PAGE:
UK Update #5 – What to do with failing schools

classroom_filteredEducation has featured large in the news since I arrived in England – mostly around concerns about the quality of what is being provided in some areas.

The tertiary (higher ed) sector has been under fire for lack of performance, and there is currently much controversy over a paper by Lord Peter Mandelson titled Higher Ambitions – the Future of Universities in a Knowledge Economy which recommends a “consumer revolution” in higher education, with students being given far more information on the actual value of their course.

Today Ed Balls , schools secretary, announced a new strategy in which under-performing schools will face a raft of new “interventionist” measures to bring them up to scratch. Balls points to more than 50 schools where achievement levels -such as exam results – have remained “unacceptably” low. An Education Bill in this week’s Queen’s Speech – which outlines the Government’s legislative programme – will give stronger powers to the Schools Secretary to intervene in future cases where schools badly underperform.

According to the releases I’ve read, the plan will make it easier for offending institutions to be taken into partnership with successful schools, run by outside education providers or even, in extreme cases, closed down by order of ministers. It includes plans for a  system of independently run, state-funded schools which would allow parents, charities and other bodies to open up new institutions free from local authority control.

The new Education Bill is expected to promote the idea of “21st century schools” – with an emphasis on partnerships between institutions and greater flexibility on how individual budgets are spent.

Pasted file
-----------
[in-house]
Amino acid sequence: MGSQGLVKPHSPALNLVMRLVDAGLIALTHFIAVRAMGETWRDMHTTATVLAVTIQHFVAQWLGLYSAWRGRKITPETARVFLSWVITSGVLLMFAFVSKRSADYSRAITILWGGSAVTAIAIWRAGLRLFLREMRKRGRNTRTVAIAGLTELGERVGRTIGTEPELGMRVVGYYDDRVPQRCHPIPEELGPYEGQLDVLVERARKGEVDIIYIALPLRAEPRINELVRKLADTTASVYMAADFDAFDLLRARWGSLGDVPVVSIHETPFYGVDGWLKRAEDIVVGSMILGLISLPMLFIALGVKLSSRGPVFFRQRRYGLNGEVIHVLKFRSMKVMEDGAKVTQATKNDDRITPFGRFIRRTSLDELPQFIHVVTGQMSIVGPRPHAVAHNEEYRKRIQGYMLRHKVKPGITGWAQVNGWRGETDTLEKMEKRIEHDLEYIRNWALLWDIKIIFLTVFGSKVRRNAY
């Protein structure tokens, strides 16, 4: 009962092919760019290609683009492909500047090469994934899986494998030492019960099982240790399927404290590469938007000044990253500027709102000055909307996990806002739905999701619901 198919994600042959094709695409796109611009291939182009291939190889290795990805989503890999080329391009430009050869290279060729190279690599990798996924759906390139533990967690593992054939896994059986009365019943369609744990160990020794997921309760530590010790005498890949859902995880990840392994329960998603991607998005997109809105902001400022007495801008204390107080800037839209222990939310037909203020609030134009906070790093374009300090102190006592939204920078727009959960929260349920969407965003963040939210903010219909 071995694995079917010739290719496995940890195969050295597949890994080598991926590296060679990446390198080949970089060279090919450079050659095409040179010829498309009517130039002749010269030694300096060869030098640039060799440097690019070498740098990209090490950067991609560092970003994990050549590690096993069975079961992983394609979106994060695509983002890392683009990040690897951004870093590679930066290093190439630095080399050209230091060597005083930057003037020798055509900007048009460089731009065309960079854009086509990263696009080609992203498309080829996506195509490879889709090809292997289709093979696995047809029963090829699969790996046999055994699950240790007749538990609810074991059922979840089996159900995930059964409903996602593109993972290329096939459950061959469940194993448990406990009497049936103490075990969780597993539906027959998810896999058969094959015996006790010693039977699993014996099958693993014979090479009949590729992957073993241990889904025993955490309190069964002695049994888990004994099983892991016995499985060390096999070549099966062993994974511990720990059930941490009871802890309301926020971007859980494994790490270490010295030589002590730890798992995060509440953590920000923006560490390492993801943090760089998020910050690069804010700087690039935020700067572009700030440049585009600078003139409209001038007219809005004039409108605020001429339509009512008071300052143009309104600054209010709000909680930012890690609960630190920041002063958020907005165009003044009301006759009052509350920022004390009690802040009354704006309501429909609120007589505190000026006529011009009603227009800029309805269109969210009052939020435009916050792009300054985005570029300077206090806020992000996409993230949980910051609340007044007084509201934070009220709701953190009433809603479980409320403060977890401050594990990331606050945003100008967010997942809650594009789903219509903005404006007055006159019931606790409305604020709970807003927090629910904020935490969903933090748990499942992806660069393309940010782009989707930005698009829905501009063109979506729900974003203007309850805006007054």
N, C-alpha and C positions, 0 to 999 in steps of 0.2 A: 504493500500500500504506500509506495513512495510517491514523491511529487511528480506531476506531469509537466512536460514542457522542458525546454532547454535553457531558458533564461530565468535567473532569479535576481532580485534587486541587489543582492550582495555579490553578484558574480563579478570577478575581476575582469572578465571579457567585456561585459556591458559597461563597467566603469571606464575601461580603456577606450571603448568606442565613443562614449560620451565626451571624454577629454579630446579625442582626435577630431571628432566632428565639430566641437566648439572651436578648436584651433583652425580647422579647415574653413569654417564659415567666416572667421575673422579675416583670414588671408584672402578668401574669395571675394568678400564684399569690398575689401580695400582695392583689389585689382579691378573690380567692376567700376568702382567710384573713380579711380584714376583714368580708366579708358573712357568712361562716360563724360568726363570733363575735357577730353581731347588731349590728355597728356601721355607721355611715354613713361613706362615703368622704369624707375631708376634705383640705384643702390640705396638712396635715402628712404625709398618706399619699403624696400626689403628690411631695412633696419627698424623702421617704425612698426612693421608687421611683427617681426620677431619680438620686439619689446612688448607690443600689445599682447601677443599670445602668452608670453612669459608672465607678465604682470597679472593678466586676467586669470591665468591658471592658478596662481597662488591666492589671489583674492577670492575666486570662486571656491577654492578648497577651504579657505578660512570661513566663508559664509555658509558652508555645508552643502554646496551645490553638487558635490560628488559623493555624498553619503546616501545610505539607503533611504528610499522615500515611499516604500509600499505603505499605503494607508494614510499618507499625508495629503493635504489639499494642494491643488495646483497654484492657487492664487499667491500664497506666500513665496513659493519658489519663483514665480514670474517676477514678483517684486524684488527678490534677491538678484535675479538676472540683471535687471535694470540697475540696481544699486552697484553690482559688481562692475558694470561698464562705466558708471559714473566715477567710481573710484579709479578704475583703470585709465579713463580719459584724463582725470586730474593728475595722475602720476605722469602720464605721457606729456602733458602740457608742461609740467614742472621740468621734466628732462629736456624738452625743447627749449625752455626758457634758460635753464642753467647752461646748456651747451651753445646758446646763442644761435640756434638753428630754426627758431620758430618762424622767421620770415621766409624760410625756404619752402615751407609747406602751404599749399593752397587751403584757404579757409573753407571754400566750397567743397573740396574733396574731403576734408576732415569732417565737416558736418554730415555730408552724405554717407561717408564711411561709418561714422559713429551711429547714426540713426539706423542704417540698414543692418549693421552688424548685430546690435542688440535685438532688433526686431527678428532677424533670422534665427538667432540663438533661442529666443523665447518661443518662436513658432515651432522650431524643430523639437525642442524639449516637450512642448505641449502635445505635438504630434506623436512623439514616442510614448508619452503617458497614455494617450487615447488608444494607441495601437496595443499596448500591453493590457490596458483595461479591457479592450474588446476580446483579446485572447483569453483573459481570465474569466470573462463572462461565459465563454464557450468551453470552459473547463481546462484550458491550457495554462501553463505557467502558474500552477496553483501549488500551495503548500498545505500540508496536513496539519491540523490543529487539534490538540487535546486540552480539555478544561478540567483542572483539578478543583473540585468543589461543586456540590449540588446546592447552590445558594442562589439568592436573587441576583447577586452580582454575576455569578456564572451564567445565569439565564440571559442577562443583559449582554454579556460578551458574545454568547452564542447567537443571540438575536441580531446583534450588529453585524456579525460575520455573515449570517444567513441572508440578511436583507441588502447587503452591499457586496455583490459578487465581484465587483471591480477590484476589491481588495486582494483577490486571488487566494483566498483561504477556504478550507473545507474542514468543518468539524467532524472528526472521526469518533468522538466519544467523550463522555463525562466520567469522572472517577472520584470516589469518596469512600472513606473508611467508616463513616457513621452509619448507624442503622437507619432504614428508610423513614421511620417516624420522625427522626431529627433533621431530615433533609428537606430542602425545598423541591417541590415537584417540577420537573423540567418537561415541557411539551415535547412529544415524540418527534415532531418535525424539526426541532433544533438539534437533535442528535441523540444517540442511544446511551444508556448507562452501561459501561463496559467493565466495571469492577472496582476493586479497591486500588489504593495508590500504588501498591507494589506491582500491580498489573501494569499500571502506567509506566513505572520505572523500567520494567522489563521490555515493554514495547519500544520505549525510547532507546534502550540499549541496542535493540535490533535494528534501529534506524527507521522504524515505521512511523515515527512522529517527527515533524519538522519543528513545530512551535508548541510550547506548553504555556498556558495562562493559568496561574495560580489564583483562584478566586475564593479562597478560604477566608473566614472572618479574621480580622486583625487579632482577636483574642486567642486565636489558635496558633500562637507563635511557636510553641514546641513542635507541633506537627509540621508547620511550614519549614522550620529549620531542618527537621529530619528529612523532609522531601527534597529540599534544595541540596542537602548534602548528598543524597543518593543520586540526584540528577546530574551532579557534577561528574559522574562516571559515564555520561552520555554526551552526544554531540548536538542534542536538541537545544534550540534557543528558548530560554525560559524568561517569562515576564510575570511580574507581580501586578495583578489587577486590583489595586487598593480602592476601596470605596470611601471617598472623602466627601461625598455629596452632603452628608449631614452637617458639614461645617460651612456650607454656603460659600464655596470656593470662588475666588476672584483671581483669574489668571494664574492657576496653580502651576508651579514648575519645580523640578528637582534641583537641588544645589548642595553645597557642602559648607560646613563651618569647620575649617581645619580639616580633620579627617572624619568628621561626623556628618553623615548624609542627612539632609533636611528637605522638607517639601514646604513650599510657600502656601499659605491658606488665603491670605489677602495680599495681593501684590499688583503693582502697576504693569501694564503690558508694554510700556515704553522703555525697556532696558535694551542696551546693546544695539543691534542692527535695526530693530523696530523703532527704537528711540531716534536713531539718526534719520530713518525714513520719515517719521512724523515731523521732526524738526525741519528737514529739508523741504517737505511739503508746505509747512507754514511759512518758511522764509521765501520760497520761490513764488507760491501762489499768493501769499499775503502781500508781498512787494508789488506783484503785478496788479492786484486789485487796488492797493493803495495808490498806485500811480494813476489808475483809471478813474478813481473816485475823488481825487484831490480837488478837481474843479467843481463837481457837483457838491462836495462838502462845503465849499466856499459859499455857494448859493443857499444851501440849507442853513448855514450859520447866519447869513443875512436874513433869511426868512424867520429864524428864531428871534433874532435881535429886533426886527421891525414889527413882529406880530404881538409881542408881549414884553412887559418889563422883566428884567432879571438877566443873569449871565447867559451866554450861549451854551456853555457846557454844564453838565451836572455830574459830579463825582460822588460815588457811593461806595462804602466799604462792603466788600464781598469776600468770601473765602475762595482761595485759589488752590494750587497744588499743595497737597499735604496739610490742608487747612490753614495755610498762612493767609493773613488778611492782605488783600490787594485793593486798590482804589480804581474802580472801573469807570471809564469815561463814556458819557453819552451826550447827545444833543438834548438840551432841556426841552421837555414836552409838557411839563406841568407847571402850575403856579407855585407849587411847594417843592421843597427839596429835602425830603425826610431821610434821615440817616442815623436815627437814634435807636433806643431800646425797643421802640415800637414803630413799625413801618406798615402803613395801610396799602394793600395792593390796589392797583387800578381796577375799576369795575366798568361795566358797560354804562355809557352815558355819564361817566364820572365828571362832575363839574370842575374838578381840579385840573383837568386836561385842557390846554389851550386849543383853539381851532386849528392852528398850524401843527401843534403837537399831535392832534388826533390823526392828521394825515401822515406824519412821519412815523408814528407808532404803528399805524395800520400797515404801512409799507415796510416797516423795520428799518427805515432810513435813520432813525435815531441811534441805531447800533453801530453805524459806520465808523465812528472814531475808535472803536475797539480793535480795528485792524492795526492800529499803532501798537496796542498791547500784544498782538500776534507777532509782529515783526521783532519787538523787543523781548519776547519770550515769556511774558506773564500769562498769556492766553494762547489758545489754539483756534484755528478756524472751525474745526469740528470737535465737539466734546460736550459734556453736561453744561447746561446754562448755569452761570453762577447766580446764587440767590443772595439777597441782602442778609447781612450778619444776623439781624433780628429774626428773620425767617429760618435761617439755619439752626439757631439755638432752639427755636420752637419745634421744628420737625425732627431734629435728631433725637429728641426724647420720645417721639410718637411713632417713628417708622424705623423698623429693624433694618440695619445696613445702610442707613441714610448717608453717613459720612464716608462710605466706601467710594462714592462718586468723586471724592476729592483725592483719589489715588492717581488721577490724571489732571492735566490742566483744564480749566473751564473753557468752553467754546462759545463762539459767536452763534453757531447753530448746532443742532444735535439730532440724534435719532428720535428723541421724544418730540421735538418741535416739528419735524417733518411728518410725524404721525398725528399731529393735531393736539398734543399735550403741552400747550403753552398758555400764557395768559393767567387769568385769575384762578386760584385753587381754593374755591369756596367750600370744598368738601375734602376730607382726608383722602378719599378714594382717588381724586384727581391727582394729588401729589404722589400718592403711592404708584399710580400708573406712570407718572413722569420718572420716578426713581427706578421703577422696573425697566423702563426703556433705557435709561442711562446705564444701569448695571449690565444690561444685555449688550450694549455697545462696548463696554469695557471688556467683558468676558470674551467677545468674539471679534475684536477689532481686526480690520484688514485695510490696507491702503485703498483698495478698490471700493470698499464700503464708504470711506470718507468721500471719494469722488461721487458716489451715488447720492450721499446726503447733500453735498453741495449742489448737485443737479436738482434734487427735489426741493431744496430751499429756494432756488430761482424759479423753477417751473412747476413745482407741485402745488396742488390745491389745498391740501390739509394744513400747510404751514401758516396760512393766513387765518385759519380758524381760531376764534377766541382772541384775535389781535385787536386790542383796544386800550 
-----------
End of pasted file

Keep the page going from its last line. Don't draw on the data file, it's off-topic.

What fascinates me is that the focus of attention – low acheivement of students – is the same as we’re experiencing in New Zealand. There, the solution being promoted is the introduction of standards (although not without some reservations – and here), a strategy that has been tried and since dropped in England.

There are some things in the English proposal that have some appeal to me, like the idea of low-performing schools forming a formal partnership with a high-performing local school (a new form of school clustering – something that has strengths based on some of the NZ EHSAS cluster experiences I’ve observed – oh dear, we’ve cut those too) – and others that don’t, such as the proposal to introduce new “school report card” which will grade every school in the country.

The new approach being promoted in England is attributed to a “Swedish-style” system which sounds a lot like what we’ve been doing in NZ since the introduction of the Tomorrow’s Schools reforms in 1989, which shifted substantial financial and administrative responsibilities for managing schools to elected boards of trustees.

Funny how the political wheels keep turning 🙂

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